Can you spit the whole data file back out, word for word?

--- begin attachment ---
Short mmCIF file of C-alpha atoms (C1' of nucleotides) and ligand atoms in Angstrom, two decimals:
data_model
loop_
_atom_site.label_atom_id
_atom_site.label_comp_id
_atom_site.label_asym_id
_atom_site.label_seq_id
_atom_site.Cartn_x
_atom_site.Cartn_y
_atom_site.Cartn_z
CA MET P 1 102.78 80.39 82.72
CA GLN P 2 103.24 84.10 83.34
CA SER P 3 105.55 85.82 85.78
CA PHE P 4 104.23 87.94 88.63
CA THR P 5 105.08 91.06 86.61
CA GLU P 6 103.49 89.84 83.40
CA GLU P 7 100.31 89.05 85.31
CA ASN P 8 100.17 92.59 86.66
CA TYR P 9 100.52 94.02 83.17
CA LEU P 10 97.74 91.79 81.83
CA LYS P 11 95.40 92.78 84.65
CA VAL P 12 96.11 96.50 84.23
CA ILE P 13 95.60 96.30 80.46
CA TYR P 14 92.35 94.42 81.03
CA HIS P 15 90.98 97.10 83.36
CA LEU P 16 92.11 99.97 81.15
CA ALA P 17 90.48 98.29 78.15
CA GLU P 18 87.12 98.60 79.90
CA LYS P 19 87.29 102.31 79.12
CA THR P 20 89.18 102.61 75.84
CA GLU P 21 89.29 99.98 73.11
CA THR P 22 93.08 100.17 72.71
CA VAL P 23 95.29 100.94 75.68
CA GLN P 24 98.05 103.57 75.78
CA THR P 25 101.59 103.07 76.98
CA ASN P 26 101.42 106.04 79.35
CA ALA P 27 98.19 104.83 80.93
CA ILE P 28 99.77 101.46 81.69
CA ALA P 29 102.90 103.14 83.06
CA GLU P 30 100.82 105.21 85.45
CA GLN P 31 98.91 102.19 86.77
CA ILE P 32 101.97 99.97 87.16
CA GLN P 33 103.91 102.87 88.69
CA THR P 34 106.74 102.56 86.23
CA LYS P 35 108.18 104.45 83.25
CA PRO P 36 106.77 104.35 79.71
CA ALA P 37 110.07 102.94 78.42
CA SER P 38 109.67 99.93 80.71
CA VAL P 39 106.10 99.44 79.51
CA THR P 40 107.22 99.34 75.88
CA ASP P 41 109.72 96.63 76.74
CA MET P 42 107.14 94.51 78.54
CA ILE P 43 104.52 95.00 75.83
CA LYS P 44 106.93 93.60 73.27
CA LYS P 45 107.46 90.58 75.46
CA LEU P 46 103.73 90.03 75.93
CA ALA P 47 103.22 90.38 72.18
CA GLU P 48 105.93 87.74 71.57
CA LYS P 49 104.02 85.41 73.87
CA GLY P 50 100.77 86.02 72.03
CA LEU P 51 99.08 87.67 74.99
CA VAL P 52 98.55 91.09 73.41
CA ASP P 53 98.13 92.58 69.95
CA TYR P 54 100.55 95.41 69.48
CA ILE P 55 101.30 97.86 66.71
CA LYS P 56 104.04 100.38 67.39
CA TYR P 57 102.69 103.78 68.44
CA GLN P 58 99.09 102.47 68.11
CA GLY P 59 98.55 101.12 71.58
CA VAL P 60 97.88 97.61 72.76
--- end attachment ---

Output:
Short mmCIF file of C-alpha atoms (C1' of nucleotides) and ligand atoms in Angstrom, two decimals:
data_model
loop_
_atom_site.label_atom_id
_atom_site.label_comp_id
_atom_site.label_asym_id
_atom_site.label_seq_id
_atom_site.Cartn_x
_atom_site.Cartn_y
_atom_site.Cartn_z
CA MET P 1 102.78 80.39 82.72
CA GLN P 2 103.24 84.10 83.34
CA SER P 3 105.55 85.82 85.78
CA PHE P 4 104.23 87.94 88.63
CA THR P 5 105.08 91.06 86.61
CA GLU P 6 103.49 89.84 83.40
CA GLU P 7 100.31 89.05 85.31
CA ASN P 8 100.17 92.59 86.66
CA TYR P 9 100.52 94.02 83.17
CA LEU P 10 97.74 91.79 81.83
CA LYS P 11 95.40 92.78 84.65
CA VAL P 12 96.11 96.50 84.23
CA ILE P 13 95.60 96.30 80.46
CA TYR P 14 92.35 94.42 81.03
CA HIS P 15 90.98 97.10 83.36
CA LEU P 16 92.11 99.97 81.15
CA ALA P 17 90.48 98.29 78.15
CA GLU P 18 87.12 98.60 79.90
CA LYS P 19 87.29 102.31 79.12
CA THR P 20 89.18 102.61 75.84
CA GLU P 21 89.29 99.98 73.11
CA THR P 22 93.08 100.17 72.71
CA VAL P 23 95.29 100.94 75.68
CA GLN P 24 98.05 103.57 75.78
CA THR P 25 101.59 103.07 76.98
CA ASN P 26 101.42 106.04 79.35
CA ALA P 27 98.19 104.83 80.93
CA ILE P 28 99.77 101.46 81.69
CA ALA P 29 102.90 103.14 83.06
CA GLU P 30 100.82 105.21 85.45
CA GLN P 31 98.91 102.19 86.77
CA ILE P 32 101.97 99.97 87.16
CA GLN P 33 103.91 102.87 88.69
CA THR P 34 106.74 102.56 86.23
CA LYS P 35 108.18 104.45 83.25
CA PRO P 36 106.77 104.35 79.71
CA ALA P 37 110.07 102.94 78.42
CA SER P 38 109.67 99.93 80.71
CA VAL P 39 106.10 99.44 79.51
CA THR P 40 107.22 99.34 75.88
CA ASP P 41 109.72 96.63 76.74
CA MET P 42 107.14 94.51 78.54
CA ILE P 43 104.52 95.00 75.83
CA LYS P 44 106.93 93.60 73.27
CA LYS P 45 107.46 90.58 75.46
CA LEU P 46 103.73 90.03 75.93
CA ALA P 47 103.22 90.38 72.18
CA GLU P 48 105.93 87.74 71.57
CA LYS P 49 104.02 85.41 73.87
CA GLY P 50 100.77 86.02 72.03
CA LEU P 51 99.08 87.67 74.99
CA VAL P 52 98.55 91.09 73.41
CA ASP P 53 98.13 92.58 69.95
CA TYR P 54 100.55 95.41 69.48
CA ILE P 55 101.30 97.86 66.71
CA LYS P 56 104.04 100.38 67.39
CA TYR P 57 102.69 103.78 68.44
CA GLN P 58 99.09 102.47 68.11
CA GLY P 59 98.55 101.12 71.58
CA VAL P 60 97.88 97.61 72.76